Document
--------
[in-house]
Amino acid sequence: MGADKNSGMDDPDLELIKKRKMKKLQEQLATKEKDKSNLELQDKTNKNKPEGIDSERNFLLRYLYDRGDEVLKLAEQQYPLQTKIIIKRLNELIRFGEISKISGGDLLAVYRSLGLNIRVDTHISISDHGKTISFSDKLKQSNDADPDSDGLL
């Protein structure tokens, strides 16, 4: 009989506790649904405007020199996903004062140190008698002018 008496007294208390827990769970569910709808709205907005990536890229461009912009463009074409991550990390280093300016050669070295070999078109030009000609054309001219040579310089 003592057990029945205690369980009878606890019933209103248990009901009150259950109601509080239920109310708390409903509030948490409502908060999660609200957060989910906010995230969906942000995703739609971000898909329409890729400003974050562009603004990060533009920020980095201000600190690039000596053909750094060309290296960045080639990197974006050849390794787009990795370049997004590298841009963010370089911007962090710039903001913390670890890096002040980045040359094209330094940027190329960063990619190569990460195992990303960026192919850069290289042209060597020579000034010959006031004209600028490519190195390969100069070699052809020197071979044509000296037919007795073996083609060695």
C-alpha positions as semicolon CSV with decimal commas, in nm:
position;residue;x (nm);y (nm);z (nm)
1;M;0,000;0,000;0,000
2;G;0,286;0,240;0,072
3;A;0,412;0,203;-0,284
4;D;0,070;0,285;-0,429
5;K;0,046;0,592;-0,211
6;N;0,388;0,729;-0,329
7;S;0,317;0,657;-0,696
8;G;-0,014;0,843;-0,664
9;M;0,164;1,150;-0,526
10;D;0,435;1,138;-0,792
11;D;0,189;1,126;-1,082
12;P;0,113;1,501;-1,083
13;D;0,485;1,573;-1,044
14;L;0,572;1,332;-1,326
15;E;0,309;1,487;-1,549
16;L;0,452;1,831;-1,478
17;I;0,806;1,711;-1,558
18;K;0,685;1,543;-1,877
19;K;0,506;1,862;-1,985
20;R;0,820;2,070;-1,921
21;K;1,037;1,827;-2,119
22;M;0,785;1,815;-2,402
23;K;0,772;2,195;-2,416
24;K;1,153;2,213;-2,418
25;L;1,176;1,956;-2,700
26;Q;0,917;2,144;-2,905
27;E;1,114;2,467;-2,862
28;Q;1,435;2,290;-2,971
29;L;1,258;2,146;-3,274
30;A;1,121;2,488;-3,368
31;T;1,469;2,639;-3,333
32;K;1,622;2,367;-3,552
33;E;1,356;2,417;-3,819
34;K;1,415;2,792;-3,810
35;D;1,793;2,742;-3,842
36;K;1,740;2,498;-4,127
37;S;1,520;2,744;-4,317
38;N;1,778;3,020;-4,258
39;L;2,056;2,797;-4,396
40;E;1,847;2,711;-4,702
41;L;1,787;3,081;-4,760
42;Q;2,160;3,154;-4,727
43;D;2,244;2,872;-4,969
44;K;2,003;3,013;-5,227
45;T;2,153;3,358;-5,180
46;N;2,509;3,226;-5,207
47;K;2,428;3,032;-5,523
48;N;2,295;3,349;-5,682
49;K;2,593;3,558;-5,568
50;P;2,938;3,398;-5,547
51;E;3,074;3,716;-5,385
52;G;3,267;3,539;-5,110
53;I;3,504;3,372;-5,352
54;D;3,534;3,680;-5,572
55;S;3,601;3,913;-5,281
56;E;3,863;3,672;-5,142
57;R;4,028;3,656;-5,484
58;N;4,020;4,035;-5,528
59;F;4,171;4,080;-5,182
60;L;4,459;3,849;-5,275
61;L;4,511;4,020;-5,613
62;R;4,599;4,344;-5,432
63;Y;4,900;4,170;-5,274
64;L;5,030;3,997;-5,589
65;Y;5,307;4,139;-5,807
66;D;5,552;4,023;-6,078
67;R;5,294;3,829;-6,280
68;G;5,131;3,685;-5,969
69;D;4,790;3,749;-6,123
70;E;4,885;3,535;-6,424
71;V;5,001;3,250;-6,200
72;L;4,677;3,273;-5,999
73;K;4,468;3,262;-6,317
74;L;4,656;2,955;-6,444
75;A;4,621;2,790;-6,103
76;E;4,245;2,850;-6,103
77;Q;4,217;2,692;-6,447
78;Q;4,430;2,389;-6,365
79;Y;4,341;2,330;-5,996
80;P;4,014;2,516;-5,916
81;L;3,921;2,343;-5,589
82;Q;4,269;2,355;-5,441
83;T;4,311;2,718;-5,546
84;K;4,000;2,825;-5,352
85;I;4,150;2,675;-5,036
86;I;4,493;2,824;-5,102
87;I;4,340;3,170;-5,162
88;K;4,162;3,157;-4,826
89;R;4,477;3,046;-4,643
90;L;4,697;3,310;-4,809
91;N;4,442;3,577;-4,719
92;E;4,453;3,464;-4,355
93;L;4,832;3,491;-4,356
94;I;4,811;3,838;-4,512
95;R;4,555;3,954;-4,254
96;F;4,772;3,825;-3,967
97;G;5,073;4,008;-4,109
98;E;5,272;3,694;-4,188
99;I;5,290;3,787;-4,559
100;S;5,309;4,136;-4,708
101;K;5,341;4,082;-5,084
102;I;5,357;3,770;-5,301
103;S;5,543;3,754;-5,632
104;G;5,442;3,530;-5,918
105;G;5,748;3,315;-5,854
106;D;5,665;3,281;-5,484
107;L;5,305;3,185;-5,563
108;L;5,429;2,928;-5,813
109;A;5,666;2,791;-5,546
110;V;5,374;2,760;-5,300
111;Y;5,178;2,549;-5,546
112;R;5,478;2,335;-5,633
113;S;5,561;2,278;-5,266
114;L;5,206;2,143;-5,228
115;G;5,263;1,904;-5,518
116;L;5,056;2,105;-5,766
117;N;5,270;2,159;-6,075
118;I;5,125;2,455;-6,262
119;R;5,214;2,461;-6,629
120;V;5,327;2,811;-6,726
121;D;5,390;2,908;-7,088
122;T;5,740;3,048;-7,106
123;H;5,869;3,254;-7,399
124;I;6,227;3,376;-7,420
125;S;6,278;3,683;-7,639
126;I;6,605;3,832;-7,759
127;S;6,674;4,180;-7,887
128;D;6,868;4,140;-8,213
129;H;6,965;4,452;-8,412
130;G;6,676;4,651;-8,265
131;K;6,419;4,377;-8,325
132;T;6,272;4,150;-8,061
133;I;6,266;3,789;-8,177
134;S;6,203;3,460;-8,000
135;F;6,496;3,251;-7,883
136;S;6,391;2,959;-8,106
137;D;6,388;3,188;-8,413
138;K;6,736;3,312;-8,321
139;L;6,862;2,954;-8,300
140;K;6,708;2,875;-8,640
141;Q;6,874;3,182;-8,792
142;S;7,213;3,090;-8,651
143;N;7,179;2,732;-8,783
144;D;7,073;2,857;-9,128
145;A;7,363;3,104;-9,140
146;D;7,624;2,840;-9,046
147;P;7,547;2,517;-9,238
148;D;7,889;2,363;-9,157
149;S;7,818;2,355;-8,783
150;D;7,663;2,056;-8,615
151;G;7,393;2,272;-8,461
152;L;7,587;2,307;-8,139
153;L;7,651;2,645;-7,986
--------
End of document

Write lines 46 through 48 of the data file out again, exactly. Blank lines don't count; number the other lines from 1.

41;L;1,787;3,081;-4,760
42;Q;2,160;3,154;-4,727
43;D;2,244;2,872;-4,969